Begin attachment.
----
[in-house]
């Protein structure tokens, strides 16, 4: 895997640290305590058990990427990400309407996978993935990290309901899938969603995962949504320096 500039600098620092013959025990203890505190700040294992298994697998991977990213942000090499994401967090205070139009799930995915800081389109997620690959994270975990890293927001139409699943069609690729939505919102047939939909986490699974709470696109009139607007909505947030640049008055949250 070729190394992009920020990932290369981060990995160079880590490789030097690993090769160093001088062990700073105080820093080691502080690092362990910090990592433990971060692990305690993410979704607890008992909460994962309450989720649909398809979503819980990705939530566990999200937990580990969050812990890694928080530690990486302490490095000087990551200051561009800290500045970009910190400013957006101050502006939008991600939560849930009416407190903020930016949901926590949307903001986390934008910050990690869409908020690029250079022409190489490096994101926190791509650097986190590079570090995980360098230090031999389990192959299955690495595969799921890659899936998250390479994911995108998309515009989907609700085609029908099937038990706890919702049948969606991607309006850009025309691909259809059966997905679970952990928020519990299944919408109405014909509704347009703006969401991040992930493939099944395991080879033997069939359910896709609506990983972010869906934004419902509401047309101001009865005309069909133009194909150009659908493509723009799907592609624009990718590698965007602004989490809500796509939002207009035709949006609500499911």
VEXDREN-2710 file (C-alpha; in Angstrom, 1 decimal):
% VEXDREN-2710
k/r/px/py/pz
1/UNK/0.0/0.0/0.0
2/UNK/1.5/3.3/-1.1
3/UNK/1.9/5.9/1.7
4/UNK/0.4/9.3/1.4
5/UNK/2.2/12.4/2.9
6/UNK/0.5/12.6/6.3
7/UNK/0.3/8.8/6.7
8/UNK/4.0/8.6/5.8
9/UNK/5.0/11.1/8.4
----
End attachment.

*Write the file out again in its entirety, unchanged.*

[in-house]
């Protein structure tokens, strides 16, 4: 895997640290305590058990990427990400309407996978993935990290309901899938969603995962949504320096 500039600098620092013959025990203890505190700040294992298994697998991977990213942000090499994401967090205070139009799930995915800081389109997620690959994270975990890293927001139409699943069609690729939505919102047939939909986490699974709470696109009139607007909505947030640049008055949250 070729190394992009920020990932290369981060990995160079880590490789030097690993090769160093001088062990700073105080820093080691502080690092362990910090990592433990971060692990305690993410979704607890008992909460994962309450989720649909398809979503819980990705939530566990999200937990580990969050812990890694928080530690990486302490490095000087990551200051561009800290500045970009910190400013957006101050502006939008991600939560849930009416407190903020930016949901926590949307903001986390934008910050990690869409908020690029250079022409190489490096994101926190791509650097986190590079570090995980360098230090031999389990192959299955690495595969799921890659899936998250390479994911995108998309515009989907609700085609029908099937038990706890919702049948969606991607309006850009025309691909259809059966997905679970952990928020519990299944919408109405014909509704347009703006969401991040992930493939099944395991080879033997069939359910896709609506990983972010869906934004419902509401047309101001009865005309069909133009194909150009659908493509723009799907592609624009990718590698965007602004989490809500796509939002207009035709949006609500499911």
VEXDREN-2710 file (C-alpha; in Angstrom, 1 decimal):
% VEXDREN-2710
k/r/px/py/pz
1/UNK/0.0/0.0/0.0
2/UNK/1.5/3.3/-1.1
3/UNK/1.9/5.9/1.7
4/UNK/0.4/9.3/1.4
5/UNK/2.2/12.4/2.9
6/UNK/0.5/12.6/6.3
7/UNK/0.3/8.8/6.7
8/UNK/4.0/8.6/5.8
9/UNK/5.0/11.1/8.4